Rusty blackbird (Euphagus carolinus) COSEWIC assessment and status report: chapter 6



Few studies have been conducted on the Rusty Blackbird and, as a result, little is known about the biology and ecology of this species in Canada.


The Rusty Blackbird is normally monogamous and nests solitarily, although there are records of loose colonies in the Atlantic provinces and in some parts of Alaska (Kennard 1920; Spindler and Kessel 1980; Orians 1985; Avery 1995). In the south of the breeding range, birds generally arrive on the breeding grounds from early April to late May, with most arriving in mid-April (Avery 1995; Cyr and Larivée 1995; Campbell et al. 1997). In the most northerly regions, the Rusty Blackbird arrives on its breeding grounds towards mid-May (Sinclair et al. 2003).

Females build the nests, which are typically placed in thickets of small conifers, deciduous shrubs or in dead trees, usually over or close to water (Kennard 1920; Gauthier and Aubry 1995; Campbell et al. 1997). Nests are generally constructed of conifer twigs, dead grasses with small roots and other parts of plants, mosses and lichens, and are lined with fine grasses and occasionally feathers, mammal hairs and sphagnum (Campbell et al. 1997).

The Rusty Blackbird generally produces one clutch per year, although replacement nests may be built (Avery 1995). The eggs vary from pale blue-green to pale grey and have dark to light brown markings (Avery 1995). The female alone incubates the eggs, and the male brings food to the incubating female (Avery 1995). Incubation begins after the first egg is laid and lasts 14 days (Bent 1958). The number of eggs/clutch is 3 to 6, with an average of 4.47 ±0.08 (n = 80 nests; Avery 1995). Young generally remain in the nest for 11-13 days (Bent 1958; Gauthier and Aubry 1995; Campbell et al. 1997) and may leave the nest several days before they are able to fly (Campbell et al. 1997). Depending on the latitude, groups of birds gather and begin dispersing in late July and early August (Campbell et al. 1997), with migration beginning in late August and continuing until early October (Sinclair et al. 2003).


Although there are no studies of adult Rusty Blackbird survival, there are some data available on nestling survival. A study carried out in New England at the beginning of the 20th century found that 93% of nests raised at least one chick to fledging (n = 14; Kennard 1920), while a more recent survey in British Columbia found that 25% of nests produced at least one chick to fledging (n = 4; Campbell et al. 1997).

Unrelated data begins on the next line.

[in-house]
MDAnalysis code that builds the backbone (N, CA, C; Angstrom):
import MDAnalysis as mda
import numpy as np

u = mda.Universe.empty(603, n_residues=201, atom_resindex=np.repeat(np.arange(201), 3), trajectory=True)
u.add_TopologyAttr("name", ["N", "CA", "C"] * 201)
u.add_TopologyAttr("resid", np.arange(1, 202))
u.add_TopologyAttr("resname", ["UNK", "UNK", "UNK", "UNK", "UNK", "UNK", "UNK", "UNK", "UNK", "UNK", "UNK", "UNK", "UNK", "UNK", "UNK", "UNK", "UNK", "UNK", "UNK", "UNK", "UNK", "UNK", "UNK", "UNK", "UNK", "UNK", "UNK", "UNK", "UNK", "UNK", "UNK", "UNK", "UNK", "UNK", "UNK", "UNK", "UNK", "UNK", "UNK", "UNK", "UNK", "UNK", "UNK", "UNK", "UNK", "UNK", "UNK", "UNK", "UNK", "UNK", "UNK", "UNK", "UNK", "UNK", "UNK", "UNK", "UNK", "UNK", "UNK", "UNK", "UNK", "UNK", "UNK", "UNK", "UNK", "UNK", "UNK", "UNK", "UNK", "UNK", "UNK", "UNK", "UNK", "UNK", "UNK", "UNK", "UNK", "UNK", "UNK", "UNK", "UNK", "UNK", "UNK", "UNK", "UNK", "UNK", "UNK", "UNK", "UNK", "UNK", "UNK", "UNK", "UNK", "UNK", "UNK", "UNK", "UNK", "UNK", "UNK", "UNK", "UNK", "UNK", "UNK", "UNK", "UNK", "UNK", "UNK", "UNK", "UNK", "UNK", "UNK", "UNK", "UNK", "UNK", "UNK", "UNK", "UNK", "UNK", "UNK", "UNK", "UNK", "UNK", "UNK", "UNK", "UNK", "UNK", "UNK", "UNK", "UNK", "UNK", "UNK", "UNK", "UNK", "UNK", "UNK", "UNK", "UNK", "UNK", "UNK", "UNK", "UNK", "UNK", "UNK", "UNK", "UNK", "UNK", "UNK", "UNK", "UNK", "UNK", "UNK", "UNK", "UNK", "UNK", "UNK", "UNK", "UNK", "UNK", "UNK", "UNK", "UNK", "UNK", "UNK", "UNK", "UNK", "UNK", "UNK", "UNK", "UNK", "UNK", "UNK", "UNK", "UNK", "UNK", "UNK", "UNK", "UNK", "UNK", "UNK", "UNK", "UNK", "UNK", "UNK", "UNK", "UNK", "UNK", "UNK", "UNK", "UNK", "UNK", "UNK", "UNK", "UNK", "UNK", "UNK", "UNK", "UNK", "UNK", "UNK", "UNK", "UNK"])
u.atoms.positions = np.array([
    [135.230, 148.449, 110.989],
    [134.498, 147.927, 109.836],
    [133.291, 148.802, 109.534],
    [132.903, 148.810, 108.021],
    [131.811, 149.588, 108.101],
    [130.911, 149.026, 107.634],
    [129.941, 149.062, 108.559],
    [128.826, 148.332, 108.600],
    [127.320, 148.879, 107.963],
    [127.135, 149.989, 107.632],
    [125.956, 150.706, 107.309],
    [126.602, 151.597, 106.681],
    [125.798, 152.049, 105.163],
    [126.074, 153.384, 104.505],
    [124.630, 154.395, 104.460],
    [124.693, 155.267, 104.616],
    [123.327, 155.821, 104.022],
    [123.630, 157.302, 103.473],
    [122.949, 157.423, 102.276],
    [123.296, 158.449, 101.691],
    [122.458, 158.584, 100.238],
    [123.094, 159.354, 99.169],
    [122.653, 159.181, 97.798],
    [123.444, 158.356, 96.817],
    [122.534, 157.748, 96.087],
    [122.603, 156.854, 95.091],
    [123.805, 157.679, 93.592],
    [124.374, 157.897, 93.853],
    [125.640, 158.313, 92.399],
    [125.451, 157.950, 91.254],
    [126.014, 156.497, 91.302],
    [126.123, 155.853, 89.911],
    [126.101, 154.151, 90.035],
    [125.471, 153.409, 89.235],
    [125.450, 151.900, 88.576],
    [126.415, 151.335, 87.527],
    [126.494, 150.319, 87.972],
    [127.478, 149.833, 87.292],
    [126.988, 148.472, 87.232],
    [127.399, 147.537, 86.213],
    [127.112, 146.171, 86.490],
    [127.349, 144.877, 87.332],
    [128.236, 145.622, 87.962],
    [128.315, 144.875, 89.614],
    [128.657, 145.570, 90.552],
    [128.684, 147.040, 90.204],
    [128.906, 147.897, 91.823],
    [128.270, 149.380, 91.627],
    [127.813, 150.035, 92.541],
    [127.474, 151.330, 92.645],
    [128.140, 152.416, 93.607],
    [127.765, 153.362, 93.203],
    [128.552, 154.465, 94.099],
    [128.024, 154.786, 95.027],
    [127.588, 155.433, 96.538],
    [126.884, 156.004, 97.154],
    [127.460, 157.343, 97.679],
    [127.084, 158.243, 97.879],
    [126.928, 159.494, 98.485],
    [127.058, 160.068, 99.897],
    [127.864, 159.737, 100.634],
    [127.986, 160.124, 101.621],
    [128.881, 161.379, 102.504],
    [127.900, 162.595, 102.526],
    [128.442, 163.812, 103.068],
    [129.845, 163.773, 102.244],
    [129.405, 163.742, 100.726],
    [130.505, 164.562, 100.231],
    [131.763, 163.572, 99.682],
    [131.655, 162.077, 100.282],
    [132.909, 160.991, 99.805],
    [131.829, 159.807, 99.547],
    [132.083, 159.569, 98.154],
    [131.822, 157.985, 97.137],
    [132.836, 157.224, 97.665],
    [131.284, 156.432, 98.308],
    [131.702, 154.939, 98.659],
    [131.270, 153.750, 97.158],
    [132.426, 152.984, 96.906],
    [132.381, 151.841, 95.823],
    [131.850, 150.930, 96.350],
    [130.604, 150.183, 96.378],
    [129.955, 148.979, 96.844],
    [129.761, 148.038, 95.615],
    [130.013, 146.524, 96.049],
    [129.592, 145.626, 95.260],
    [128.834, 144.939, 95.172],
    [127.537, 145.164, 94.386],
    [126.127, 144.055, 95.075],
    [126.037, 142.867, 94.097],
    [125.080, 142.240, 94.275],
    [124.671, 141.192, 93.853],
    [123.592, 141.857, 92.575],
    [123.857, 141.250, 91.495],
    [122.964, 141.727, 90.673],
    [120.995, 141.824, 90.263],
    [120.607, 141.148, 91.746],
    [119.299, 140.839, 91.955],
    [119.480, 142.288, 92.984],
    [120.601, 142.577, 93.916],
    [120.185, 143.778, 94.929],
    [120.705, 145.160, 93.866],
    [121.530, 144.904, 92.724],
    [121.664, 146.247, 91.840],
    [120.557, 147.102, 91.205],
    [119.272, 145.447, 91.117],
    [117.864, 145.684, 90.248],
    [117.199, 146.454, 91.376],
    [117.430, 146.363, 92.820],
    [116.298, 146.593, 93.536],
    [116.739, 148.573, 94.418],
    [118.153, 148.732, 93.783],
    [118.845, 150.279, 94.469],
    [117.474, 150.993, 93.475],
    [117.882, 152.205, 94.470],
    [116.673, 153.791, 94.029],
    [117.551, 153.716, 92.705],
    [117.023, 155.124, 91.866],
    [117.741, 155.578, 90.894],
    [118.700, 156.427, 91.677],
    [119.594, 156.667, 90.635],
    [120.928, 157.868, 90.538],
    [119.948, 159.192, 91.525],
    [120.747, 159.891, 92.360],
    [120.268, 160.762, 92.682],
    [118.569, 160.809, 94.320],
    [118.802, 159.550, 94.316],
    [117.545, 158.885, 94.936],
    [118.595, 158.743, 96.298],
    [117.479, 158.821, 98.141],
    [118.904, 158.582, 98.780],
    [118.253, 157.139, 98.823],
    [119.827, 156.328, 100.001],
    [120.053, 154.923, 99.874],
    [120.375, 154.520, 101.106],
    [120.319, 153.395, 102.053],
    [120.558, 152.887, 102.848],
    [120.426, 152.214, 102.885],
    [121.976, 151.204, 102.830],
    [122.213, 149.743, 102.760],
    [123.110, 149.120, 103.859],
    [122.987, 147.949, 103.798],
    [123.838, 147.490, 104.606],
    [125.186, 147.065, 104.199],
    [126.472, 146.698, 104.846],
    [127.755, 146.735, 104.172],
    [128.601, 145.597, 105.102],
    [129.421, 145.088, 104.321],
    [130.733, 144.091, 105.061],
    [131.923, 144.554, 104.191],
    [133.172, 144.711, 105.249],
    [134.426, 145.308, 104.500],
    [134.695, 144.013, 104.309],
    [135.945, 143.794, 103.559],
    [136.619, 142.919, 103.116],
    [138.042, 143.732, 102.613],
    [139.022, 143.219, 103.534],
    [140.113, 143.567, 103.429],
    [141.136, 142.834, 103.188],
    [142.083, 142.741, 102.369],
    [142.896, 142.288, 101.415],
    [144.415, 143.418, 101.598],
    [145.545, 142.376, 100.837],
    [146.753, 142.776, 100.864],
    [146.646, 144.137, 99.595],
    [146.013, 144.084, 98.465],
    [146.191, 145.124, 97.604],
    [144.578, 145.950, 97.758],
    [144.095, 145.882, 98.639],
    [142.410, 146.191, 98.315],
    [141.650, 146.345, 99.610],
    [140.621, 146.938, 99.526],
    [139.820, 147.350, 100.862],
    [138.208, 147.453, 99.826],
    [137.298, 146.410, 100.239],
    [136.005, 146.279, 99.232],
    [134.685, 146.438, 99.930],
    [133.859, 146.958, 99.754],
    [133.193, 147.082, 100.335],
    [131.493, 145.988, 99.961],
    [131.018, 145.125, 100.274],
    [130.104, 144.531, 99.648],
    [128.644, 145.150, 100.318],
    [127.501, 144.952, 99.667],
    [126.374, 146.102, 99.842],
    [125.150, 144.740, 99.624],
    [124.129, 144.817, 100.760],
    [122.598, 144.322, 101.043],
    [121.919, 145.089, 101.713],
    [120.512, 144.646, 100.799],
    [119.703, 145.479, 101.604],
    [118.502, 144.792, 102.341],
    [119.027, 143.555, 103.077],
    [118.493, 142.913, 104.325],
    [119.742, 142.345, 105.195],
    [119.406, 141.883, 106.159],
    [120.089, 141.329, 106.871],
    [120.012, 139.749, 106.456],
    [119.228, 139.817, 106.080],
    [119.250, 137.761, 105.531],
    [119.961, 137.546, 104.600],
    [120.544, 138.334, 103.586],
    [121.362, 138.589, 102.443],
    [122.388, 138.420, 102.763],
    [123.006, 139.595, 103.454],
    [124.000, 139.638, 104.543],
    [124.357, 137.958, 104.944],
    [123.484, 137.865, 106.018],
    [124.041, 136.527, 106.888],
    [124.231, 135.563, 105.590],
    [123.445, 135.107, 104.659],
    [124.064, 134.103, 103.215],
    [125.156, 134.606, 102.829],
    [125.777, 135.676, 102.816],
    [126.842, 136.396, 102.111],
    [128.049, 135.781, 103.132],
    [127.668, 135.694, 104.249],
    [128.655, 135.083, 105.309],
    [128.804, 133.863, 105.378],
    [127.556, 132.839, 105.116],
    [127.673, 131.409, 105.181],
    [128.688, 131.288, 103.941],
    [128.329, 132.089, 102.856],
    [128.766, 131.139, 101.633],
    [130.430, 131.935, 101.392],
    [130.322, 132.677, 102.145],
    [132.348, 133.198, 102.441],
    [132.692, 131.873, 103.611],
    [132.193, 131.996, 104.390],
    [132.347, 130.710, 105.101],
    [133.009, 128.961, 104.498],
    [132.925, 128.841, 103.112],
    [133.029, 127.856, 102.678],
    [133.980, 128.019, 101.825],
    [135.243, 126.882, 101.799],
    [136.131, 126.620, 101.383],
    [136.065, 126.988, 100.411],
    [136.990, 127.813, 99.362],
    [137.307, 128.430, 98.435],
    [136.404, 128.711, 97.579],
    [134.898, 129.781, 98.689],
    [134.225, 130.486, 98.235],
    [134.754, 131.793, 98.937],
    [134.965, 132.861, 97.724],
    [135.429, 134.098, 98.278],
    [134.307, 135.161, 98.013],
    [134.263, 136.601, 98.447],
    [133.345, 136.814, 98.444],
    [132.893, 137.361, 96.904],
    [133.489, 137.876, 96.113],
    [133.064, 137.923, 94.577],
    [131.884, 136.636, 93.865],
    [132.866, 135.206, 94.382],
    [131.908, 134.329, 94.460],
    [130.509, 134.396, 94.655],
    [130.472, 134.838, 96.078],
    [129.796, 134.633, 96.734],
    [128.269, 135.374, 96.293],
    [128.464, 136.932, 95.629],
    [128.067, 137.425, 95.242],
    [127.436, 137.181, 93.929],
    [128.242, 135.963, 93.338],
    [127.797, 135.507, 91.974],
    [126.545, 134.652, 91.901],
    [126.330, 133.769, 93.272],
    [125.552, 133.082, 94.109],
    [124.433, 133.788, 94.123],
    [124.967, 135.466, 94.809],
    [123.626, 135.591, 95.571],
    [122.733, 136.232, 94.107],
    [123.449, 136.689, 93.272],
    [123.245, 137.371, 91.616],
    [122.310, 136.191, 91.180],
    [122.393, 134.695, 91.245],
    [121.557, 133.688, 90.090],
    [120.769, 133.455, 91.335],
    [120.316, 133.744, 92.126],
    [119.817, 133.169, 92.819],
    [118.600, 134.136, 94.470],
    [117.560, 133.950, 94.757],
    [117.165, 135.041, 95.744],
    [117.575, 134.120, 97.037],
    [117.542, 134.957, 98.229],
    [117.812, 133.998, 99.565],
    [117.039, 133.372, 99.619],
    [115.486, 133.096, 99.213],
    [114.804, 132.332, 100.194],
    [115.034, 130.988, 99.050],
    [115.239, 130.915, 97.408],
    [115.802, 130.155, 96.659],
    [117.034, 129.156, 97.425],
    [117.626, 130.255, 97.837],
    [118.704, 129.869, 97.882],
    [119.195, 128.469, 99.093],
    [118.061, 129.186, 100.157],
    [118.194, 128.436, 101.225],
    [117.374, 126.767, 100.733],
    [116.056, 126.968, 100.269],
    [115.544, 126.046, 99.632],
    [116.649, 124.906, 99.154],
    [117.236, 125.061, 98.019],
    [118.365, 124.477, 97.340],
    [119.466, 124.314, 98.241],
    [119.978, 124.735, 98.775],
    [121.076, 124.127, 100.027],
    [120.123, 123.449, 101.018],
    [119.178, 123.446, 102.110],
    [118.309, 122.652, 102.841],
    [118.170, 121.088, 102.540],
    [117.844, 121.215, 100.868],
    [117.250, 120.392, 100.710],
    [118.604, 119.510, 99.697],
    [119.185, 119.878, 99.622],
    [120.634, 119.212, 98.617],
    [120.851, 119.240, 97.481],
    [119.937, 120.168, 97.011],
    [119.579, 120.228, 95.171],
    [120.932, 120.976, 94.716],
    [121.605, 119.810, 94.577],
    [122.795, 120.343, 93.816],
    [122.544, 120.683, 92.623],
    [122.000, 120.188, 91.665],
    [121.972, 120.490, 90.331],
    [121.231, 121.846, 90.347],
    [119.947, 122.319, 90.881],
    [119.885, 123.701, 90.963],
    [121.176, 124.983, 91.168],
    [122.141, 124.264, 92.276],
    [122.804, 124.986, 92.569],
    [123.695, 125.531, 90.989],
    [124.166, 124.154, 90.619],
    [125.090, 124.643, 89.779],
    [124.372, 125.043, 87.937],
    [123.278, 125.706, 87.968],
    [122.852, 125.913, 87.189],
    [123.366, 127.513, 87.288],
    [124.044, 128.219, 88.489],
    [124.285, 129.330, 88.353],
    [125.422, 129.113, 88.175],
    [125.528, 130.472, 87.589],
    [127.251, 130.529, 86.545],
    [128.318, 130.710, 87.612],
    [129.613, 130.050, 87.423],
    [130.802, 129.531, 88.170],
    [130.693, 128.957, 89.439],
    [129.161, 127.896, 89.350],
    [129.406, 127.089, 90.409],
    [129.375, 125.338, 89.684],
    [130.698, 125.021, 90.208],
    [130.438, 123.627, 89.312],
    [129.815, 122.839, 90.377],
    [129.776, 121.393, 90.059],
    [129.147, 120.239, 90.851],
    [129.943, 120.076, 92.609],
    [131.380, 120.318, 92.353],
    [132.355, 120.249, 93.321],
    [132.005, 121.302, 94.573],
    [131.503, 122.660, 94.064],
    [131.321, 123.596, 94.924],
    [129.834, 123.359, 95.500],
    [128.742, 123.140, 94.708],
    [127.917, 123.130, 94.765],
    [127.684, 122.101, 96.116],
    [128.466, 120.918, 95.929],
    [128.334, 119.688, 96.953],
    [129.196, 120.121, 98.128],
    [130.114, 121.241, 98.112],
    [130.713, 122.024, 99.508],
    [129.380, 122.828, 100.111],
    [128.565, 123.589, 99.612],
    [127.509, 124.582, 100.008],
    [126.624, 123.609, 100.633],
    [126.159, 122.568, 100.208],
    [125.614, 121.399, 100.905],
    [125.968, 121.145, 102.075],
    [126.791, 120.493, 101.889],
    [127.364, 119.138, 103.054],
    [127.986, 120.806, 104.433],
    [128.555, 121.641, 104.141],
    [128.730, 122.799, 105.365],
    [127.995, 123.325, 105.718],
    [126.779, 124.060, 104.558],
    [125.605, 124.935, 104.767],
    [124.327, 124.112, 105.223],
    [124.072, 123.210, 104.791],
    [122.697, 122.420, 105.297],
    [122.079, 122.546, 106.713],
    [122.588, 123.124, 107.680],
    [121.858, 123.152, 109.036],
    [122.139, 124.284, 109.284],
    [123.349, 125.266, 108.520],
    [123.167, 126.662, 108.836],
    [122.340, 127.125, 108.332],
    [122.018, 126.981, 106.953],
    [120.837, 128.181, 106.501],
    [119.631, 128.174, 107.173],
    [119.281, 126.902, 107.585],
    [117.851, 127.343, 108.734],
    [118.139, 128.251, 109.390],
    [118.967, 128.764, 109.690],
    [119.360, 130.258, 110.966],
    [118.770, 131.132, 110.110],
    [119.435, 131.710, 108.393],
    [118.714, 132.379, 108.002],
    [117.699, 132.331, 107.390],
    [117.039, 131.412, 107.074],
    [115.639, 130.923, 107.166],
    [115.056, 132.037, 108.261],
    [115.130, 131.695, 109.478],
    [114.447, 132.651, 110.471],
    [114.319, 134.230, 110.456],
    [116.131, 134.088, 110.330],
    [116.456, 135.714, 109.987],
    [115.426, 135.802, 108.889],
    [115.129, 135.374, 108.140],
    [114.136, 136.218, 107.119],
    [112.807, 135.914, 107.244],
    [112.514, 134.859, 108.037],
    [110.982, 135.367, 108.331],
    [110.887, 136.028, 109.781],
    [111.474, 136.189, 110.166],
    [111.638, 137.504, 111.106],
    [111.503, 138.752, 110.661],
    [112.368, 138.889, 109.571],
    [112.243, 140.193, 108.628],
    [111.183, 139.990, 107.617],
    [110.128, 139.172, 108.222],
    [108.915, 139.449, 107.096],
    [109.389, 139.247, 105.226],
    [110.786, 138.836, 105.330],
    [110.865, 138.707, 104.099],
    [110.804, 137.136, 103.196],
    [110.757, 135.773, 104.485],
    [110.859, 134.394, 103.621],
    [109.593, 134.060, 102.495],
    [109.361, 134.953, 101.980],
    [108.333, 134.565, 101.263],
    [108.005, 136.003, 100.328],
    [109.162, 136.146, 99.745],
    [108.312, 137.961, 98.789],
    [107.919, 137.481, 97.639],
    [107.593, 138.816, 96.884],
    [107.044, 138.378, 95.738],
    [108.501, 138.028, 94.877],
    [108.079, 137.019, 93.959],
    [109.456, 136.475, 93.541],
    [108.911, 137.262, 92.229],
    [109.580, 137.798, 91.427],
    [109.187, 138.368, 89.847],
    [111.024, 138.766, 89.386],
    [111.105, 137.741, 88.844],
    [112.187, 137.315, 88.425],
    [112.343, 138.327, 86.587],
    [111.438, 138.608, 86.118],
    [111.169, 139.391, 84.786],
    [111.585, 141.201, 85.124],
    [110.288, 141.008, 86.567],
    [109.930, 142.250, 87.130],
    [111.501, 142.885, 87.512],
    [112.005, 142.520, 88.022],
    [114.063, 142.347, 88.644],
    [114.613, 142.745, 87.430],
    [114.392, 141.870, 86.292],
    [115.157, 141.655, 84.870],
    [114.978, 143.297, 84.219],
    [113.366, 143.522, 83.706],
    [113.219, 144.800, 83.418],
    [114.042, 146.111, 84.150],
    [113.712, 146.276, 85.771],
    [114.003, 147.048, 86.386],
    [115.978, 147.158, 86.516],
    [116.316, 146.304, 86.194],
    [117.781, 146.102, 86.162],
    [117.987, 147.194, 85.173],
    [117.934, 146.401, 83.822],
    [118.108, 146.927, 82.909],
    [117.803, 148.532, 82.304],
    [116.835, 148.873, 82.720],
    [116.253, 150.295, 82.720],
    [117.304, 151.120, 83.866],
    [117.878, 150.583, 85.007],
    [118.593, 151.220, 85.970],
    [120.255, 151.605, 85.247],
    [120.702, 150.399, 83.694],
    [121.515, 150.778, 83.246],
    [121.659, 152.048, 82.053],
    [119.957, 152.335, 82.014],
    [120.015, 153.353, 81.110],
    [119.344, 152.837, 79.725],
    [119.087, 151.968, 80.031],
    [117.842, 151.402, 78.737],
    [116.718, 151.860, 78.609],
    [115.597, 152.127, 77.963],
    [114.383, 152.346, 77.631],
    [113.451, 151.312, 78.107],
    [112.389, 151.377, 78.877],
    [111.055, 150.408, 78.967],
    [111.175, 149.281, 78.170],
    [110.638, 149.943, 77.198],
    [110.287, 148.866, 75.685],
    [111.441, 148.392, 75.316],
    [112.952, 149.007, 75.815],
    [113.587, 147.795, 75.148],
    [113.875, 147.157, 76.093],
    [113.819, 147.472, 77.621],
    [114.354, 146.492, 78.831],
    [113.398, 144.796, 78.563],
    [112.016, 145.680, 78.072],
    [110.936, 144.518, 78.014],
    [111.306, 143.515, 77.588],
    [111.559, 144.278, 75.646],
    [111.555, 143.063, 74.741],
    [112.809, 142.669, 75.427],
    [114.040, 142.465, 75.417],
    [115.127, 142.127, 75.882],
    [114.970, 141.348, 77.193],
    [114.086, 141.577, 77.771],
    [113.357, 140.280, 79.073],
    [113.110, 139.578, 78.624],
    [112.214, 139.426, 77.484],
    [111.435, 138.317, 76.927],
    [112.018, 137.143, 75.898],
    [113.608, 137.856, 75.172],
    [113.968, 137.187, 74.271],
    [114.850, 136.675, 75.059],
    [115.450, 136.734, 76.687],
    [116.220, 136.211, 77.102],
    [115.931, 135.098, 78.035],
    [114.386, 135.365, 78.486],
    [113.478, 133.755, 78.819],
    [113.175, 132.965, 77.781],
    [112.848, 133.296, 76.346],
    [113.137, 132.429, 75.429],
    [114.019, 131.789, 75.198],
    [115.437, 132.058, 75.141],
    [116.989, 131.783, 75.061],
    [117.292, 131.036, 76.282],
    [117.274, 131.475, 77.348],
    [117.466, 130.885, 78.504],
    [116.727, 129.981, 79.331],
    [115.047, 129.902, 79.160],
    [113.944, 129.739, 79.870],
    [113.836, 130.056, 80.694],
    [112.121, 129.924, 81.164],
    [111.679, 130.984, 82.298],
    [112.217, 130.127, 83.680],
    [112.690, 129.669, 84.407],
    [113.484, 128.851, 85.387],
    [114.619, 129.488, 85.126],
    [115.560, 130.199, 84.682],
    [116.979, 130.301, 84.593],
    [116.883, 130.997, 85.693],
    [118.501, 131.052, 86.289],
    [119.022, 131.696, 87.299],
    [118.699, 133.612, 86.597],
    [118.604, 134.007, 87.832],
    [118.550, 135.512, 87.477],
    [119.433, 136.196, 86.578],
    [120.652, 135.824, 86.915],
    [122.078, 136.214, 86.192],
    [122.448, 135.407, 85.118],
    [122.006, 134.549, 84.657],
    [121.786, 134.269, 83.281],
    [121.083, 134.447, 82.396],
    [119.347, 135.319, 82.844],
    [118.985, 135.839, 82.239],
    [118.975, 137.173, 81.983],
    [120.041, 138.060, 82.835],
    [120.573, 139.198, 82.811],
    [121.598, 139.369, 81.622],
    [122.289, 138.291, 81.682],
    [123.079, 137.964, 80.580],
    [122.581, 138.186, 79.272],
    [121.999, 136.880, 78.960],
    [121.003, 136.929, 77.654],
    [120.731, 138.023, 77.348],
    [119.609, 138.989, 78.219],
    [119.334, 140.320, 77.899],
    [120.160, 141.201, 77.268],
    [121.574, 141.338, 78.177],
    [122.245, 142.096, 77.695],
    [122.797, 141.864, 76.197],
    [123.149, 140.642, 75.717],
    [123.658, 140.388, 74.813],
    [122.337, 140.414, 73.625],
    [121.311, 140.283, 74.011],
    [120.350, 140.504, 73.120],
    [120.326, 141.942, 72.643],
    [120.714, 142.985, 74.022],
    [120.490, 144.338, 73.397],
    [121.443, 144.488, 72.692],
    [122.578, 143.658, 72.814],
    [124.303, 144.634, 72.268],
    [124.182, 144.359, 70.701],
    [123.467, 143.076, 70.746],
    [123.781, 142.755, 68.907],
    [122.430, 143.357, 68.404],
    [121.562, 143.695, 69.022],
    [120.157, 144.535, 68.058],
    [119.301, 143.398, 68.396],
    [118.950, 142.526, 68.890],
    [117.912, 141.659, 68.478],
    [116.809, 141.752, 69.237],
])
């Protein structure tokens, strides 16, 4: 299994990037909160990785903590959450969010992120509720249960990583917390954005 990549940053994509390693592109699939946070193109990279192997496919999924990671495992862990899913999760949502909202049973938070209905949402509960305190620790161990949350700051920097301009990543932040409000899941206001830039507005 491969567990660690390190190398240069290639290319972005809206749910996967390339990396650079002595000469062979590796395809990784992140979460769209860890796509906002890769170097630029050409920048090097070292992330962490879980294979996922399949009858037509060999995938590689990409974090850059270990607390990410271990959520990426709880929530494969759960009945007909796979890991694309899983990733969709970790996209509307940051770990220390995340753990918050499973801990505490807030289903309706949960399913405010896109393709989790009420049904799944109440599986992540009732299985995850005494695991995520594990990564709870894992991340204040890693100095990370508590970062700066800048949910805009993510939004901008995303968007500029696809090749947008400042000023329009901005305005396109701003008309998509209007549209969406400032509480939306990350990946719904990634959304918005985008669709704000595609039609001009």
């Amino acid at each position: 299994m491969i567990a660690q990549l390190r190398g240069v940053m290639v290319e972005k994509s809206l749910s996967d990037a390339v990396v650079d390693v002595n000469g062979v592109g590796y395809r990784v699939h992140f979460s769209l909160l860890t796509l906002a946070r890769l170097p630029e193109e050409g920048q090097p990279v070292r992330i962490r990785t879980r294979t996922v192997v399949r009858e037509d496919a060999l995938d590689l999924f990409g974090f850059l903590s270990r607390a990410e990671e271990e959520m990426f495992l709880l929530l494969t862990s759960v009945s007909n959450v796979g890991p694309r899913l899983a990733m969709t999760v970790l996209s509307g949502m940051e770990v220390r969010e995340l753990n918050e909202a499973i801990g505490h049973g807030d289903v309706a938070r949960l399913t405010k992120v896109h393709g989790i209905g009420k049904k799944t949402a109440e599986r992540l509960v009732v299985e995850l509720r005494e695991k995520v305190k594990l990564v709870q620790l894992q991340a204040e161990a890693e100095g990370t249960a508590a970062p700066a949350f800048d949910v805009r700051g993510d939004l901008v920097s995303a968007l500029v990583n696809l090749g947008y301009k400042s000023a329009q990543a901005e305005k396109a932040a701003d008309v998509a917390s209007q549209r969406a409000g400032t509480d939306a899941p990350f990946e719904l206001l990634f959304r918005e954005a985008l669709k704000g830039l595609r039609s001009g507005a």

There are a few reported cases of predation on the Rusty Blackbird. For example, Campbell et al. (1997) reported a Gray Jay (Perisoreus canadensis) killing three young in a nest in British Columbia. Also, the aggressive behaviour of adult blackbirds toward American Marten (Martes americana), Northern Harrier (Circus cyaneus) and Sharp-shinned Hawk (Accipiter striatus; Avery 1995; C. Savignac, unpubl. data)suggest these species may be potential predators.


In the northern part of the breeding range, groups of a few dozen to several hundred individuals begin to gather at the end of July (Avery 1995; Manitoba Avian Research Committee 2003). In Alberta and northeastern British Columbia the species has been reported to migrate east in early October (Semenchuk 1992; Campbell et al. 1997). Returns of banded birds in North America suggest that Saskatchewan and Manitoba populations migrate southeastward toward the winter range, which probably corresponds to the Mississippi Valley area; whereas populations breeding in northeastern regions tend to migrate southwest, overwintering mostly east of the Mississippi (Brewer et al. 2000).

Diet and foraging

The Rusty Blackbird feeds mostly on invertebrates, such as aquatic insect larvae, crustaceans and snails that are associated with aquatic environments. It may also include salamanders and small fish in its diet (Avery 1995). The species forages for food primarily on humid soils, along the banks of riparian zones and in shallow, slow-moving water (Avery 1995). In the fall and winter, although still primarily feeding on aquatic invertebrates, the Rusty Blackbird supplements its diet with seeds and small fruits (Avery 1995). During severe winter conditions, the Rusty Blackbird can also attack and feed on passerines and shorebirds (Bent 1958; Avery 1995). The Rusty Blackbird may also make irregular use of feeders in winter (Cyr and Larivée 1995; Campbell et al. 1997).

Interspecific interactions

Few data are available on interspecific interactions during the breeding period (Avery 1995). On its migration routes and wintering areas, the Rusty Blackbird can join mixed flocks composed of other blackbird species, such as the Red-winged Blackbird (Agelaius phoeniceus), European Starling (Sturnus vulgaris) and Common Grackle (Quiscalus quiscula; Avery 1995; Dolbeer et al. 1997). Ellison (1990) suggests that habitat conversion on the breeding grounds could encourage colonization by Red-winged Blackbirds and Common Grackles, the former of which is known to displace Rusty Blackbirds during the breeding season (Avery 1995).


No data currently exist on Rusty Blackbird home range sizes. However, intensive efforts to locate Rusty Blackbird nests in New England at the beginning of the 20th century never found adjacent nests closer than 400 m (Kennard 1920).


During the breeding season, the Rusty Blackbird prefers riparian areas in forested wetlands. However, the species will use wetlands remaining in regeneration cutovers (Campbell et al. 1997), riparian areas in cutovers (Darveau et al. 1995; Whitaker and Montevecchi 1999), stream buffers untouched by fire in recent burns (Consortium Gauthier et Guillemet – G.R.E.B.E. 1991), treatment ponds in forested areas (R. Popko pers. comm.) and the banks of hydroelectric reservoirs (J. Gauthier pers. comm.). Productivity in these habitats is unknown.

Page details

Date modified: